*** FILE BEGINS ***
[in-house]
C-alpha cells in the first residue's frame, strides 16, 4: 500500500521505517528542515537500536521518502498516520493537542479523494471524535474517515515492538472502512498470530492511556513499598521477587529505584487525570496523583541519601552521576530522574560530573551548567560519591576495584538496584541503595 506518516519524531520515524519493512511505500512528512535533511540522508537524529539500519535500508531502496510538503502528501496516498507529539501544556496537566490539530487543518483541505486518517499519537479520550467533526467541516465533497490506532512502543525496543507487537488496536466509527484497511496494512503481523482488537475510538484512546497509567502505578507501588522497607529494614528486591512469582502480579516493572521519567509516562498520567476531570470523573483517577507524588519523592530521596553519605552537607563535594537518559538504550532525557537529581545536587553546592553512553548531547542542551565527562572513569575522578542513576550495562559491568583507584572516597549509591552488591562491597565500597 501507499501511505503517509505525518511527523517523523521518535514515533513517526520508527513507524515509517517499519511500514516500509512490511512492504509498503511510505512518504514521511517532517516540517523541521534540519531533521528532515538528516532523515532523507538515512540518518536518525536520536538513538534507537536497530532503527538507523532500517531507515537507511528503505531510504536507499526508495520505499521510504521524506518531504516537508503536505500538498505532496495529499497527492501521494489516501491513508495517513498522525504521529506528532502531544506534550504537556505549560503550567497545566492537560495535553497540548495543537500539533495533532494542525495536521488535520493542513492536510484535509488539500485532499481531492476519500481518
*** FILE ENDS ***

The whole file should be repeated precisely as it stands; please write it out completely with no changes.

[in-house]
C-alpha cells in the first residue's frame, strides 16, 4: 500500500521505517528542515537500536521518502498516520493537542479523494471524535474517515515492538472502512498470530492511556513499598521477587529505584487525570496523583541519601552521576530522574560530573551548567560519591576495584538496584541503595 506518516519524531520515524519493512511505500512528512535533511540522508537524529539500519535500508531502496510538503502528501496516498507529539501544556496537566490539530487543518483541505486518517499519537479520550467533526467541516465533497490506532512502543525496543507487537488496536466509527484497511496494512503481523482488537475510538484512546497509567502505578507501588522497607529494614528486591512469582502480579516493572521519567509516562498520567476531570470523573483517577507524588519523592530521596553519605552537607563535594537518559538504550532525557537529581545536587553546592553512553548531547542542551565527562572513569575522578542513576550495562559491568583507584572516597549509591552488591562491597565500597 501507499501511505503517509505525518511527523517523523521518535514515533513517526520508527513507524515509517517499519511500514516500509512490511512492504509498503511510505512518504514521511517532517516540517523541521534540519531533521528532515538528516532523515532523507538515512540518518536518525536520536538513538534507537536497530532503527538507523532500517531507515537507511528503505531510504536507499526508495520505499521510504521524506518531504516537508503536505500538498505532496495529499497527492501521494489516501491513508495517513498522525504521529506528532502531544506534550504537556505549560503550567497545566492537560495535553497540548495543537500539533495533532494542525495536521488535520493542513492536510484535509488539500485532499481531492476519500481518